Ever Seen A Dermatologist? Here's Why & When You Should!


skincare check

You probably already know you should hit up your doctor every year, but did you know that experts recommend seeing your dermatologist annually, too? It may seem weird, but yearly visits to the derm can help you catch skin cancer early and help you feel and look good. We reached out to a few dermatologists about what annual skin checks are and why they’re a must.

Should Everyone Go to the Dermatologist Annually?

The dermatologists we spoke to each recommended an annual appointment, but TBH there’s no “one size fits all” mold.

“How frequently you visit the dermatologist depends entirely upon your skin type, chronic skin issues, and family history of skin cancers such as melanoma,” says Dr. Milton R. Moore, a board-certified dermatologist with Sonterra Dermatology in San Antonio, Texas. “For example, those with a family or personal history of skin cancers such as melanoma should visit the dermatologist more frequently in order to have a full-body skin examination to discuss the appearance and progression of benign and malignant lesions.”

People with fairer skin tones, many large moles (100+), or a history of bad sunburns should also go more often. Generally speaking, high-risk patients should go two to four times a year. Reach out to your derm to discuss an ideal frequency for you.

When Should You Start Seeing a Dermatologist?

While many medical issues seem to affect older people, age is not a factor when it comes to skin cancer. “In fact,” says board-certified dermatologist Dr. Orit Markowitz, “the highest cause of cancer death for people in their 20s is melanoma. Therefore, I recommend patients begin getting skin checks annually as soon as possible.”

Can’t I Just Do My Own Skin Cancer Checks?

Skincare self-checks are super important, and you can definitely keep tabs on your body throughout the year by looking for the ABCDEs, outlined below. However, there are some “hard to see” places that you might miss. Think about how easy it is to miss a spot when shaving your legs!

Also, while dermatology is very visible, doctors have trained eyes and special tools that can help them better detect melanomas.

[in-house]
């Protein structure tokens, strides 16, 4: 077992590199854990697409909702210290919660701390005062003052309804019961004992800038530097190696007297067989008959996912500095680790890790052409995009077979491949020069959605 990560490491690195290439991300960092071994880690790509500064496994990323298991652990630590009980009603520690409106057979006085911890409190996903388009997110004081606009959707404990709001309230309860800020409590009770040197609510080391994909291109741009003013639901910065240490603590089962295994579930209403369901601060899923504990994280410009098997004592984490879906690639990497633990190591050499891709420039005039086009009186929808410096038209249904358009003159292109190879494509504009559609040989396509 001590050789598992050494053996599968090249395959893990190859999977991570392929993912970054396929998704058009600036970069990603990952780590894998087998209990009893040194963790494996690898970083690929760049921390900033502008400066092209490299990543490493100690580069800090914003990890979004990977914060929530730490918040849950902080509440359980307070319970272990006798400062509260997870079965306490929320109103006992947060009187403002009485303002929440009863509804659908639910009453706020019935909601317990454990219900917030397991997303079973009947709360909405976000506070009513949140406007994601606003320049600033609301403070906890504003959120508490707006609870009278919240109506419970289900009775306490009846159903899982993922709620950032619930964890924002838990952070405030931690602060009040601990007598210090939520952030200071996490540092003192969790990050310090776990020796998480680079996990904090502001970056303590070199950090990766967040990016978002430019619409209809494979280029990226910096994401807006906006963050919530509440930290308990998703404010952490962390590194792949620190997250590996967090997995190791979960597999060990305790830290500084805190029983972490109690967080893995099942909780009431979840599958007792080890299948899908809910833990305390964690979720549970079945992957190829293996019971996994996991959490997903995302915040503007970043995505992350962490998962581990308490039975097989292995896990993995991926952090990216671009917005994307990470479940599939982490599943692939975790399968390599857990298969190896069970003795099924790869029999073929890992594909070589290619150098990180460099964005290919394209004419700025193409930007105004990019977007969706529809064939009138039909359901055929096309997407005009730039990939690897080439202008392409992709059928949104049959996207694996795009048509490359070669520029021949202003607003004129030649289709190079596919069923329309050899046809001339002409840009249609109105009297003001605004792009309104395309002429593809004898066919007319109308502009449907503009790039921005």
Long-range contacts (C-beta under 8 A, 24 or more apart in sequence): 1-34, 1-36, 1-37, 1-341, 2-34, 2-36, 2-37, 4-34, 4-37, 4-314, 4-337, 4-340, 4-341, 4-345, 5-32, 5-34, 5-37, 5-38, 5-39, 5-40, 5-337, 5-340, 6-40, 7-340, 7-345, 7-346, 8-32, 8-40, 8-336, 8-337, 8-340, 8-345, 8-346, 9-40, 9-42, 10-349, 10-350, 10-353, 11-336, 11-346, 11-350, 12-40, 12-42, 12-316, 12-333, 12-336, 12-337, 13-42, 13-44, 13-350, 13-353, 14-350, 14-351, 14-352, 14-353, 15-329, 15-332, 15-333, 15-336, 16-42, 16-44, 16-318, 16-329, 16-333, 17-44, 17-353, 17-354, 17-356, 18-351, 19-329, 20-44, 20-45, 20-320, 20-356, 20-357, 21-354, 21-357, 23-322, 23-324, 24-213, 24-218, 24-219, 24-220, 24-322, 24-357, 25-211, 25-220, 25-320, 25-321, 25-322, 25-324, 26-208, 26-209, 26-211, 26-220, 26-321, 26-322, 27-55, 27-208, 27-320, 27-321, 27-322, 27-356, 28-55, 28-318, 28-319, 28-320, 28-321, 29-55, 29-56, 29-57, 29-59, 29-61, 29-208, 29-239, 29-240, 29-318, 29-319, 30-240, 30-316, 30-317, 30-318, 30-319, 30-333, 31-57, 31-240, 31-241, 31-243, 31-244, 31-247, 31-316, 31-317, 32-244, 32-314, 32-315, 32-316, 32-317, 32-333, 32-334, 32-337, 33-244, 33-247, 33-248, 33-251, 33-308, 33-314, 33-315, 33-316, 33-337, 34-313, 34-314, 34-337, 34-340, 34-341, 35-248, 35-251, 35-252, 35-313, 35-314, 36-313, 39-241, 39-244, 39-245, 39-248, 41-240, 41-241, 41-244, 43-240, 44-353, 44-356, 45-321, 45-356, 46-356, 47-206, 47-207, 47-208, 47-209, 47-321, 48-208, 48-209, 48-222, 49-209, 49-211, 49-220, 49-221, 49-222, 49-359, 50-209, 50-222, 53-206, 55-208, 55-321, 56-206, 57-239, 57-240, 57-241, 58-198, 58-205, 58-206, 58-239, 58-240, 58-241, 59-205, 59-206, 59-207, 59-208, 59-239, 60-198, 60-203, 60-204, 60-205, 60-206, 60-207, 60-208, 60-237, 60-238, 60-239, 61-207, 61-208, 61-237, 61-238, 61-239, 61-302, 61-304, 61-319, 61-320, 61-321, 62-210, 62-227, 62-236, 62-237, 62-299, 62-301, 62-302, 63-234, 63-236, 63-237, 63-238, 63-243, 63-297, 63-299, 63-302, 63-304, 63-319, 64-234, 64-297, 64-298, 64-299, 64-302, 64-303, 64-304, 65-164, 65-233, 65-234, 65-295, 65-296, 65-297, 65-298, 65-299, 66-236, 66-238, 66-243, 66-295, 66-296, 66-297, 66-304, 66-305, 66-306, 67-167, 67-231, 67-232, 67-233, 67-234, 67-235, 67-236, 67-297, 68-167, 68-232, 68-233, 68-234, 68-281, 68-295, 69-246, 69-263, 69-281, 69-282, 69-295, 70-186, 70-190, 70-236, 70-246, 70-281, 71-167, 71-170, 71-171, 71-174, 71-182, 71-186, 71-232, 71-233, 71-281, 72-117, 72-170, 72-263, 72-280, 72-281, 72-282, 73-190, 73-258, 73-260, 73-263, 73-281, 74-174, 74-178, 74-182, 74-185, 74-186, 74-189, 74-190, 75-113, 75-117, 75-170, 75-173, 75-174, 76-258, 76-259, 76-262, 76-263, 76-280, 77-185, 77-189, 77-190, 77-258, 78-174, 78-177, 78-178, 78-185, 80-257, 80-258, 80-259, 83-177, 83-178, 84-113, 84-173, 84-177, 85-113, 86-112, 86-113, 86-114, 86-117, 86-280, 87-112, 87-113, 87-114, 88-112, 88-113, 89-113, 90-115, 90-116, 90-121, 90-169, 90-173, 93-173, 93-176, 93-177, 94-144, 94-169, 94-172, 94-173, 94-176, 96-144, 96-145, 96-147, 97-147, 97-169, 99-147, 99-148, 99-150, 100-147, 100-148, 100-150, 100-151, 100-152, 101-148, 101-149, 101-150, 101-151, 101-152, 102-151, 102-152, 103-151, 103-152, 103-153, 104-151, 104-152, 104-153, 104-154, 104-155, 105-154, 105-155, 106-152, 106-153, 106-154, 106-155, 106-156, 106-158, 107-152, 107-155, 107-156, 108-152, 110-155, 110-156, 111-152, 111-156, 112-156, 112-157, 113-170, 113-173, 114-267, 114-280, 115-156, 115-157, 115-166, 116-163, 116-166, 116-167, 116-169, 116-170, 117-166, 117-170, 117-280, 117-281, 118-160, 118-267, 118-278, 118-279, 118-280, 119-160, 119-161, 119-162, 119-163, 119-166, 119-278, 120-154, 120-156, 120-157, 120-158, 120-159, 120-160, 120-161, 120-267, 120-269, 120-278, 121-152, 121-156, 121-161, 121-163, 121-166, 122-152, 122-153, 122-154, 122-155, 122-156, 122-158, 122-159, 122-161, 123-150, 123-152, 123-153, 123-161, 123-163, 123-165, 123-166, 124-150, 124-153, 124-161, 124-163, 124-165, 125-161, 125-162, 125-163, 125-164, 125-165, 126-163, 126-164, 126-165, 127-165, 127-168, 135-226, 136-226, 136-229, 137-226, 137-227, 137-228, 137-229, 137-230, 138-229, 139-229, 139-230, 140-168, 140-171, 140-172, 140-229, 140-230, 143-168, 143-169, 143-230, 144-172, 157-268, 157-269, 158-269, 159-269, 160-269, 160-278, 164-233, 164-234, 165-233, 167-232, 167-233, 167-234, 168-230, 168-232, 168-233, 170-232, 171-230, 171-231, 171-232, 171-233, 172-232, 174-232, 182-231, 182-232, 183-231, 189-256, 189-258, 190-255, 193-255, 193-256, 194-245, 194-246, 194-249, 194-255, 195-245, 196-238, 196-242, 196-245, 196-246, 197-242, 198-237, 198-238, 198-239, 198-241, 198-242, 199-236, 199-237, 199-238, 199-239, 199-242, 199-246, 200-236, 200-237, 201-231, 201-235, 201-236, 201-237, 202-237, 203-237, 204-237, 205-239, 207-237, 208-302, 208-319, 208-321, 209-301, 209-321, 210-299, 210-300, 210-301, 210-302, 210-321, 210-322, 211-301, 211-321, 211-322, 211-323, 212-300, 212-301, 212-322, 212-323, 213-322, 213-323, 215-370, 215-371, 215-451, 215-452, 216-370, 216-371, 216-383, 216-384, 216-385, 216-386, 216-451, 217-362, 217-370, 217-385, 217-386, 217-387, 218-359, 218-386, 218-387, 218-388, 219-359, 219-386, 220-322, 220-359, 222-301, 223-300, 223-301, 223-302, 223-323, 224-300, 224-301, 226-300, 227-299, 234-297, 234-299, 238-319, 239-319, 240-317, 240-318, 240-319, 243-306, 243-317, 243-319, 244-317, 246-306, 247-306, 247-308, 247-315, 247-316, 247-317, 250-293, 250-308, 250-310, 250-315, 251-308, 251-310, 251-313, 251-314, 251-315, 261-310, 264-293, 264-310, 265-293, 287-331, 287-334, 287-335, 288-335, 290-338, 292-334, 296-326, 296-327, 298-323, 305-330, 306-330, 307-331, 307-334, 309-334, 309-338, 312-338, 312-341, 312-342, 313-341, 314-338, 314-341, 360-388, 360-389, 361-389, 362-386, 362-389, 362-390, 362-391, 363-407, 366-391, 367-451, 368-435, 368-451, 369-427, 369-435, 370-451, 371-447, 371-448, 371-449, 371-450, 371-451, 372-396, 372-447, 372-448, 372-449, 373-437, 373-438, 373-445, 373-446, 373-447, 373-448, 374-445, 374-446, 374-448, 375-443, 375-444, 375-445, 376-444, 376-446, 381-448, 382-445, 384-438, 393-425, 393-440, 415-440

“We have extensive ways for mole mapping, including dermoscopy, confocal microscopy, and photography,” says Dr. Diane Madfes, a board-certified dermatologist and the assistant professor of dermatology at Mount Sinai School of Medicine. She adds, “Unfortunately, many apps exist on the market that give people a false sense of security when followed on their own. If a mole or spot changes or bleeds, it’s always better to have it looked at.”

The ABCDE’s of skin cancer:

  • A – Asymmetry: If you draw an invisible line through a mole both halves should be identical.
  • B – Border: The border should be smooth and even, not scalloped, notched, or blurry.
  • C – Color: Moles should be uniform in color.
  • D – Diameter: Moles are usually smaller than the size of a pencil eraser (about 6mm).
  • E – Evolving: Changes in color, size, and even height are potential signs of melanoma.


Early detection is so important; finding skin cancer early gives you a 99% cure rate.

What Are Some Other Reasons it’s Good to Go to the Dermatologist Regularly?

Skin is your largest and most visible organ, and there’s a ton of stuff dermatologists can do to help you look and feel comfortable in your body! And btw, dermatology services go way further than what a lot of people realize.

“As dermatologists, we are so lucky to be able to visualize the problems right in front of us. Acne, allergic reactions, eczema and psoriasis can be treated with medications, diet modifications, and targeted skincare routines. Education is very important to prevent flares and overall excellent skin health,” says Dr. Madfes.

Dermatologists can also help with hair loss, dandruff, brittle nails, skin picking habits, and painful hormonal cystic acne.

“People do not always realize that skin, hair, and nails can be addressed best with a board-certified dermatologist. What I add as an advanced imaging expert is to use innovation in looking under the skin to help better diagnose and manage skin disease,” explains Dr. Markowitz. “For example, we can use imaging to diagnose allergic reactions that are not seen with our eyes, or we can help guide treatments much earlier with imaging than we finally see benefits clinically.”

How Much Does Seeing a Dermatologist Cost?

Seeing a derm isn’t cheap, and the average appointment could be between $100 to $200. If you’re lucky, this may be covered by your insurance. Ultimately, you know your budget better than most, but in the long run, regular trips to the derm could save you more money later down the line. So stay on top of your ABCDE’s and if you think something looks suspicious, book an appointment ASAP.

Ultimately, it’s a good move to find a derm you respect and feel comfortable enough with to dish on all things lumps, bumps, and discomforts. They’ll check you from head to toe and come up with a game plan to get you healthy and feeling great.